It seems surprising that the Republican Party, the party that promotes a strict and narrow reading of the Constitution, would condemn the Democrats over their exclusion of God from their party platform. Most people are familiar with the separation of church and state derived from the First Amendment that would seem to demand that any mention of God be left out of a party platform. But condemning a party for not including God also violates Article VI of the Constitution that states, in part, “no religious test shall ever be required as a qualification to any office or public trust under the United States.”
Part of what has turned the electorate away from politics is the empty rhetoric that seems to be grounded only in the aspiration to win office. Politicians, to many disaffected voters, appear willing to say or do anything to claim a space in the electorate that will help them at the polls. As such they appear willing to leave the parameters set by a consistent set of principles. Neither party has a monopoly on hypocrisy, but this most recent episode by the Republicans is a good reminder that even when politicians reference high-minded principles they do so without being bound by them.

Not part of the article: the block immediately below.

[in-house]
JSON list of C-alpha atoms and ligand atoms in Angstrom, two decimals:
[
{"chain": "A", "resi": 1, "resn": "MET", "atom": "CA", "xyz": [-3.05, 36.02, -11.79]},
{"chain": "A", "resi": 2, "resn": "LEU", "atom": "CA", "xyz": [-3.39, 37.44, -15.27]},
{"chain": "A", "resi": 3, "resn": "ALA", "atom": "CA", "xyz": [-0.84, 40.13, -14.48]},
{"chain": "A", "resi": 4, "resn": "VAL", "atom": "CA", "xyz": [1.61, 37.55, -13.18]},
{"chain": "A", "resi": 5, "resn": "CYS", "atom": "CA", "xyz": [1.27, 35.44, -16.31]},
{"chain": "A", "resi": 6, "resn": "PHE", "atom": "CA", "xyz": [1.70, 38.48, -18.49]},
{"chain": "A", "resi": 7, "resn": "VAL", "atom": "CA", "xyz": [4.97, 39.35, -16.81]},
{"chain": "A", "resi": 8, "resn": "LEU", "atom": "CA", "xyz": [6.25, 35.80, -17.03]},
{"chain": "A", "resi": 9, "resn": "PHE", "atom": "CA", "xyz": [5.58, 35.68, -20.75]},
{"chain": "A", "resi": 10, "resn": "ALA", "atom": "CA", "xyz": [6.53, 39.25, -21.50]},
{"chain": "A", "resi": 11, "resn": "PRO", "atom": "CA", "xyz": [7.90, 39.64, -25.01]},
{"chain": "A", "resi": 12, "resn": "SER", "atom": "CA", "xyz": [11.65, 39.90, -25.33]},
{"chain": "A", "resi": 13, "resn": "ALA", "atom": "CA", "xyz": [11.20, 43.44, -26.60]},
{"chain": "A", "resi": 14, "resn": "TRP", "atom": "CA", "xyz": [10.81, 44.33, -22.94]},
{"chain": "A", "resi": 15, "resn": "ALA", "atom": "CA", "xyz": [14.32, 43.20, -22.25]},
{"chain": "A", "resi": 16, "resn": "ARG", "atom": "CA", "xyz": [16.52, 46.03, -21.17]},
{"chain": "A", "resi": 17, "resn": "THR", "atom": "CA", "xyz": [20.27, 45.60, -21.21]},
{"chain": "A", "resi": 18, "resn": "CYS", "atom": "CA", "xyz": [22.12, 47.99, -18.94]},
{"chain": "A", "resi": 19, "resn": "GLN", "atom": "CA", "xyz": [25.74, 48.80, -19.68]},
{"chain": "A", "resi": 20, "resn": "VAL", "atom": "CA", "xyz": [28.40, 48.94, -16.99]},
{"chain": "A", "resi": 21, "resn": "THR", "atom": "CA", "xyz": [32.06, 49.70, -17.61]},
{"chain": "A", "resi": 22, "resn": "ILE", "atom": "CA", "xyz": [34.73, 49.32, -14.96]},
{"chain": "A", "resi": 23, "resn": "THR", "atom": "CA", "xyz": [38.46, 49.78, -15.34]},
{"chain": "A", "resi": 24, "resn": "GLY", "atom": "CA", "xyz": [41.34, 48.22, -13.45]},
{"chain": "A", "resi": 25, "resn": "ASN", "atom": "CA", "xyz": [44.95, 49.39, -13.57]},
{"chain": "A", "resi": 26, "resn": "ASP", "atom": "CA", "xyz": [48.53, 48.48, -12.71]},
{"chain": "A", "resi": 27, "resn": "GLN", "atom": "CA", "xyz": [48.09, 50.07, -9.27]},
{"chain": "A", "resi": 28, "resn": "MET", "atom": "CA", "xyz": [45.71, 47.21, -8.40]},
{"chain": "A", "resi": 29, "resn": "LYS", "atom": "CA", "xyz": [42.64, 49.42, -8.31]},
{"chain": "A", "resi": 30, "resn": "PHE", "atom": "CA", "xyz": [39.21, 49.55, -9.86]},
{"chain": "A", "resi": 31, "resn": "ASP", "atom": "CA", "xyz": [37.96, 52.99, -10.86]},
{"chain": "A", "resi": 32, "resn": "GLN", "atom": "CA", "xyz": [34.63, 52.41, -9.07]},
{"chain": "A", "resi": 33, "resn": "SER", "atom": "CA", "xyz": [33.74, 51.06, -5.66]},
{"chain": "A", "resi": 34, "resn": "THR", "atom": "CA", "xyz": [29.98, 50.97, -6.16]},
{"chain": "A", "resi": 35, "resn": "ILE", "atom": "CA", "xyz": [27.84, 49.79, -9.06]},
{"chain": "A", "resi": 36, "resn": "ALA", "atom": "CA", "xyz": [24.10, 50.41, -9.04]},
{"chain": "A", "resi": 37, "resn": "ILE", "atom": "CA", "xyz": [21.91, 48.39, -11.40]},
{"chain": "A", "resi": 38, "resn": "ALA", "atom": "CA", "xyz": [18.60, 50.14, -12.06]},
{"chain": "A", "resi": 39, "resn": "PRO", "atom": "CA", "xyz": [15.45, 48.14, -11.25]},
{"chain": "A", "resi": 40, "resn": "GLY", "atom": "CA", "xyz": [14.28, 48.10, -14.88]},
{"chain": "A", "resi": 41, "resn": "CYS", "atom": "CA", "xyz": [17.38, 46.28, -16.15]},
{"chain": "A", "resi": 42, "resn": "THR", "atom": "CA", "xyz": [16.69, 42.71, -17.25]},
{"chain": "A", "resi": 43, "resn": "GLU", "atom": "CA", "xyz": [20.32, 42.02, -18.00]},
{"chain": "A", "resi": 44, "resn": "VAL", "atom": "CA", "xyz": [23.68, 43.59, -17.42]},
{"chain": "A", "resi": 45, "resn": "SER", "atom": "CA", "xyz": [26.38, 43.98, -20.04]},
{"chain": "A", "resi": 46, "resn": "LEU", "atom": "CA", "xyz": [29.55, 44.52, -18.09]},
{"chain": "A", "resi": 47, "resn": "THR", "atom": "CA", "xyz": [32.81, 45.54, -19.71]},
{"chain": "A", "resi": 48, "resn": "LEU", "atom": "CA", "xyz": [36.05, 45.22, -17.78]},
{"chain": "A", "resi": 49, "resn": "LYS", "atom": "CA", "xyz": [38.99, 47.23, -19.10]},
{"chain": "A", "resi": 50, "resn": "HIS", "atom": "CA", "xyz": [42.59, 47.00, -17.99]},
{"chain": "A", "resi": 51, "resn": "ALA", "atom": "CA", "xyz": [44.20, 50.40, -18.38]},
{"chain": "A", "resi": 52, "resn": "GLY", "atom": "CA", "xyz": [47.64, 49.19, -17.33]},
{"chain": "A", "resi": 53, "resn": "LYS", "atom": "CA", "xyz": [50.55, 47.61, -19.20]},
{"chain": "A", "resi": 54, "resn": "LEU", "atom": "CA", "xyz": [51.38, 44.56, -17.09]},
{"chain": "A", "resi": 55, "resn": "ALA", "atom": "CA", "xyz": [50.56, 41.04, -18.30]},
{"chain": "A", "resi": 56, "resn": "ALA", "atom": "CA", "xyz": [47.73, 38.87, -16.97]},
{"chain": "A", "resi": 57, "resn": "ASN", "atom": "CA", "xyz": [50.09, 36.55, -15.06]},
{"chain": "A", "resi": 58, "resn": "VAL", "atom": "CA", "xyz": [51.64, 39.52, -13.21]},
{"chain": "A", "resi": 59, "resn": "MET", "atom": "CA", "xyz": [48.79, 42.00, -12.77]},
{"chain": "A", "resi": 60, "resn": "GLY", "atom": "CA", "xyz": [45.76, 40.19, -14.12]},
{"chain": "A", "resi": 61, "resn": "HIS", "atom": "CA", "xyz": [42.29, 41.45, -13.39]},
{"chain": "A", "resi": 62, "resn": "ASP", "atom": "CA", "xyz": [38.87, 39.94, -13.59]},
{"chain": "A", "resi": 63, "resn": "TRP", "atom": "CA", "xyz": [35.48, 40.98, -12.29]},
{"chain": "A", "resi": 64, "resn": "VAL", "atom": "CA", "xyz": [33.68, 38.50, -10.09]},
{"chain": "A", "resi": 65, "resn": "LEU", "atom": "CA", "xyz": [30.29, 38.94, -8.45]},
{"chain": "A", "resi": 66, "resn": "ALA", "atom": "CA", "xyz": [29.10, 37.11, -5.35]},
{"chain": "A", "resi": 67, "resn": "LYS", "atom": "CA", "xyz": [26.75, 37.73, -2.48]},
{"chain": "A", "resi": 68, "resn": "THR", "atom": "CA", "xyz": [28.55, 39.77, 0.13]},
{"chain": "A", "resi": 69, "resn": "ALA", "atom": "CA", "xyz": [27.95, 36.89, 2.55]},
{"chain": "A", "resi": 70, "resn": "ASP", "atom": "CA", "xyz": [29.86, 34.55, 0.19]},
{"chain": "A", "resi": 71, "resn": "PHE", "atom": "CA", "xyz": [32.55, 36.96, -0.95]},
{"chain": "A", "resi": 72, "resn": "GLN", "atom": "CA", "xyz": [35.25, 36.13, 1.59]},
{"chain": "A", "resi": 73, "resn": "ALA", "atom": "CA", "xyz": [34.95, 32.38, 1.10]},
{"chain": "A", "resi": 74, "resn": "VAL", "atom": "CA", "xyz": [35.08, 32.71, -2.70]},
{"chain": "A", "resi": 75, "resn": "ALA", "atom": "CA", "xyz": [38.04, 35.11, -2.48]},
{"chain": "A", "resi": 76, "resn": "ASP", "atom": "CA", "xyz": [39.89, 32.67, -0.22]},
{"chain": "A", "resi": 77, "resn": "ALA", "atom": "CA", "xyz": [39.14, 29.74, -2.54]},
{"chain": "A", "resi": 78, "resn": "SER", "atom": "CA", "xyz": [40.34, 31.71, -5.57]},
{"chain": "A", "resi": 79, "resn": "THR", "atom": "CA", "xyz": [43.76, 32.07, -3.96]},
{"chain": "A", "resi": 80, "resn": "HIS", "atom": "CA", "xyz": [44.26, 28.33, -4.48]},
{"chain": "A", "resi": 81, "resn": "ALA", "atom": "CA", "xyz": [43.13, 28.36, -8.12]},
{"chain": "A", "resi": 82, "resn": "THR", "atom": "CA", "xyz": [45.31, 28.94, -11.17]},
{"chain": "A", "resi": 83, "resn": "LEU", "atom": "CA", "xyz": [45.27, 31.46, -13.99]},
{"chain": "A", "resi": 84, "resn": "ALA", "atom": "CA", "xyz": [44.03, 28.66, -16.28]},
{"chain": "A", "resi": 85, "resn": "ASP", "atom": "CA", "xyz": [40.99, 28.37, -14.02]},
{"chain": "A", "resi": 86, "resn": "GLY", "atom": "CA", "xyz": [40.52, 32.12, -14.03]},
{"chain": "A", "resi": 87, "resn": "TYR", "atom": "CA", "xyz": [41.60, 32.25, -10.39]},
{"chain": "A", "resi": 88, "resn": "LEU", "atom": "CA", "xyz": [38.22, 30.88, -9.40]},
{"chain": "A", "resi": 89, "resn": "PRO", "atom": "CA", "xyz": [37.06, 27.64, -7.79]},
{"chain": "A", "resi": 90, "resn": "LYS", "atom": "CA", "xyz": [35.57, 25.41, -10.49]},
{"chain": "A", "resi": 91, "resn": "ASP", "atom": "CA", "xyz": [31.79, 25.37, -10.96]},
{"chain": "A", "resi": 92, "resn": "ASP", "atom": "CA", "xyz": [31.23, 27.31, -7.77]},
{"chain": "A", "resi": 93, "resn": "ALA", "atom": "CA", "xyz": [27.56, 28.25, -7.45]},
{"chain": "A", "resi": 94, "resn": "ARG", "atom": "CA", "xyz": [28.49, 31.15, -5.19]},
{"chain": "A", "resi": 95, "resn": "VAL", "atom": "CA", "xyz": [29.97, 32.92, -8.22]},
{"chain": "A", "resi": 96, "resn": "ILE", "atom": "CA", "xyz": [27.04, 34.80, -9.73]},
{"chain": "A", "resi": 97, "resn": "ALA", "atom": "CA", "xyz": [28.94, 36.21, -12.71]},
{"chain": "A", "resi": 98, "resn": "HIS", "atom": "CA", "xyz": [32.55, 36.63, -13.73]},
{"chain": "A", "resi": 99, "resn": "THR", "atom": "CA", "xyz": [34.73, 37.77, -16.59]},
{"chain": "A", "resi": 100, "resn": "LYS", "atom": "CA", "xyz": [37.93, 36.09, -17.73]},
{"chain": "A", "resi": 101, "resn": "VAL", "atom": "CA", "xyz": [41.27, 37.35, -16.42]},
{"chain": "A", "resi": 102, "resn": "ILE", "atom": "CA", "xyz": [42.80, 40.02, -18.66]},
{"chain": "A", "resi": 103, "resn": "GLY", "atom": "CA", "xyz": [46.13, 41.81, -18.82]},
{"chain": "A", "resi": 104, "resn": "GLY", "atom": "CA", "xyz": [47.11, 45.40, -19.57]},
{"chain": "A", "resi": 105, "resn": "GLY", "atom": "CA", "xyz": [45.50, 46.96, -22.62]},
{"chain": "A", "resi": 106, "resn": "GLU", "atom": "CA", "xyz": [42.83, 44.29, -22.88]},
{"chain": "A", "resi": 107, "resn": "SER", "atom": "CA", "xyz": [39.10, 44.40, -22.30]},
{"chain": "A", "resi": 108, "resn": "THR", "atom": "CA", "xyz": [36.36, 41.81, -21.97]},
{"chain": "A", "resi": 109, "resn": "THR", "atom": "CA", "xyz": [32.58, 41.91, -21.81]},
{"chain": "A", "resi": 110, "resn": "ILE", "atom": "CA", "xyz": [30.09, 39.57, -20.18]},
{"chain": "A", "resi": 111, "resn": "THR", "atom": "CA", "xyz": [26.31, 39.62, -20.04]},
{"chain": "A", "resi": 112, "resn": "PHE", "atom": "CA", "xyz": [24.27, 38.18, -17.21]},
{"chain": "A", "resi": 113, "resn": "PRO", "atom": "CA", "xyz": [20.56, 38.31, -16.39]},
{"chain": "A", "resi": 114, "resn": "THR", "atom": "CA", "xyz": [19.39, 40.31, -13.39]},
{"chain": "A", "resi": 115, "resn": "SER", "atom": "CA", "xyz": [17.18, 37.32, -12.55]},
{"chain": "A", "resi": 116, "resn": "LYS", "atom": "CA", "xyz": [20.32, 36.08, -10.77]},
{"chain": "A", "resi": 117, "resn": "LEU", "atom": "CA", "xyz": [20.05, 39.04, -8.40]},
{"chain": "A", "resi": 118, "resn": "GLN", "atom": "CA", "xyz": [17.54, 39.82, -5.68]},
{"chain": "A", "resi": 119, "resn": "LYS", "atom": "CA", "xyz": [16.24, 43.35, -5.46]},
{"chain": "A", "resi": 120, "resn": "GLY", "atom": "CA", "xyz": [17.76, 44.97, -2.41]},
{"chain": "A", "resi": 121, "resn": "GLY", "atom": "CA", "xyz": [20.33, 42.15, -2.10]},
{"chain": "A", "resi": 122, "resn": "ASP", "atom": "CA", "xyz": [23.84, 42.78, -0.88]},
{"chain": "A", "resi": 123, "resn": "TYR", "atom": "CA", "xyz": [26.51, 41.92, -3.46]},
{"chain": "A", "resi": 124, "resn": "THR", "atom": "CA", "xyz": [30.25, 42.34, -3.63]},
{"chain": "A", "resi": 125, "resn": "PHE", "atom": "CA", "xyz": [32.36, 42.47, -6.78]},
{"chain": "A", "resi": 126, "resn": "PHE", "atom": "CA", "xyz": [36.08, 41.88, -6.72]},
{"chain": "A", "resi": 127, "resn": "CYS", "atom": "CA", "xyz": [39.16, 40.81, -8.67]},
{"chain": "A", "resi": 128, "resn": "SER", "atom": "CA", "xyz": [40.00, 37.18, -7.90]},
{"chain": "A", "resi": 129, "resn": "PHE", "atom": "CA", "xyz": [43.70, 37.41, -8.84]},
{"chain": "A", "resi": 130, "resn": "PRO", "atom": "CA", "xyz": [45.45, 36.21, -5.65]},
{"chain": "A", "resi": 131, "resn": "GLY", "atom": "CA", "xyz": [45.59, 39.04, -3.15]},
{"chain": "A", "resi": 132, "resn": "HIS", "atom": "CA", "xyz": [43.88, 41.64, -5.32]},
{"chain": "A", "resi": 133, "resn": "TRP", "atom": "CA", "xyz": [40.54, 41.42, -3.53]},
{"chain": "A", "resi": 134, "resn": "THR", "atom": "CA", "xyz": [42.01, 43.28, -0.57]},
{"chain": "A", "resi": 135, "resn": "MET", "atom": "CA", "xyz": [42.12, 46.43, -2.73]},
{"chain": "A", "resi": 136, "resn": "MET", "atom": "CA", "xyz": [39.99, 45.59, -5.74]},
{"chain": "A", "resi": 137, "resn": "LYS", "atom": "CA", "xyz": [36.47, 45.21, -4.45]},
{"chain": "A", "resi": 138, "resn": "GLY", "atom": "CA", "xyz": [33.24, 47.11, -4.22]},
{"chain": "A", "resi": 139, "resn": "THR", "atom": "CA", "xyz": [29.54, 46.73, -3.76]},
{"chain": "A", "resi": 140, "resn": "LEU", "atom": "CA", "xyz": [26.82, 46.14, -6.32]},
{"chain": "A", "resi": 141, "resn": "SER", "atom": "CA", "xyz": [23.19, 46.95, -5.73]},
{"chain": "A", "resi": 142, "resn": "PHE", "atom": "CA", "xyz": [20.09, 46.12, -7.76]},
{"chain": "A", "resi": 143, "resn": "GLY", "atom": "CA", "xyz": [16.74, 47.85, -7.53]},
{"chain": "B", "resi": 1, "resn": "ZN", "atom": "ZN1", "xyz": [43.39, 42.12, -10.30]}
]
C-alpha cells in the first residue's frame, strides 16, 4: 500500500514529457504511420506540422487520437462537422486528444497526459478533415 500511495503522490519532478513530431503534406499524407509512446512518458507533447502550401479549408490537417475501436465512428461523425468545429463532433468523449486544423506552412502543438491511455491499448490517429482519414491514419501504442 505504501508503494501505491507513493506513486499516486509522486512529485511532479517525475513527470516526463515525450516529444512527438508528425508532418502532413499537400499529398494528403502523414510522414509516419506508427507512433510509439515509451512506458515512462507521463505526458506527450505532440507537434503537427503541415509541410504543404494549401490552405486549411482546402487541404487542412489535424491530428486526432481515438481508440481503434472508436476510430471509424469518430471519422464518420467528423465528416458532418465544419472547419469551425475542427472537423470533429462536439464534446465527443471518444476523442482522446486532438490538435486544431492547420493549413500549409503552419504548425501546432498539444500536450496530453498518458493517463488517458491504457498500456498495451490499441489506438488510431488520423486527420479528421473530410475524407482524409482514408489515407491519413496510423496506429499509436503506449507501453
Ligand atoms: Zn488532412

Most of us remember the political dust up over the provision in the Affordable Care Act that would force religious institutions to cover the cost of birth control for their female employees. And if you forgot, the Democrats were sure to remind you when they had Sandra Fluke, the then Georgetown law school student who testified before congress about the necessity of such a provision that made her a target for the right wing, speak at their national convention in Charlotte, NC. The Republicans argued against the provision on the grounds that it violated the separation between church and state. This political episode was only one of many in the fight over the Affordable Care Act whose constitutionality was challengend by Republicans on the grounds that nowhere in the Constitution is congress or the president explicitly granted the power to force citizens to purchase a service and create a market out of thin air.
On matters of religion, the Constitution, in no unequivocal terms, prohibits religious tests for public office and the establishment of religion by government. Thus, the Republicans opposition to the intentional omission of God from the Democratic Party platform seems to fly in the face of at least two principles they hold dear: religious freedom and a strict reading of the Constitution. It may not be the most politically expedient thing to do, but if politicians want to restore faith in our governing system they need to stop going for the cheap point and start adhering to a consistent set of principles.
Kyle Scott teaches American politics and constitutional law at Duke University and University of Houston. His commentary on current events has appeared here and in Forbes, Reuters.com, Christian Science Monitor, Foxnews.com, and dozens of local outlets including the Charlotte Observer, Philadelphia Inquirer, Houston Chronicle and Baltimore Sun.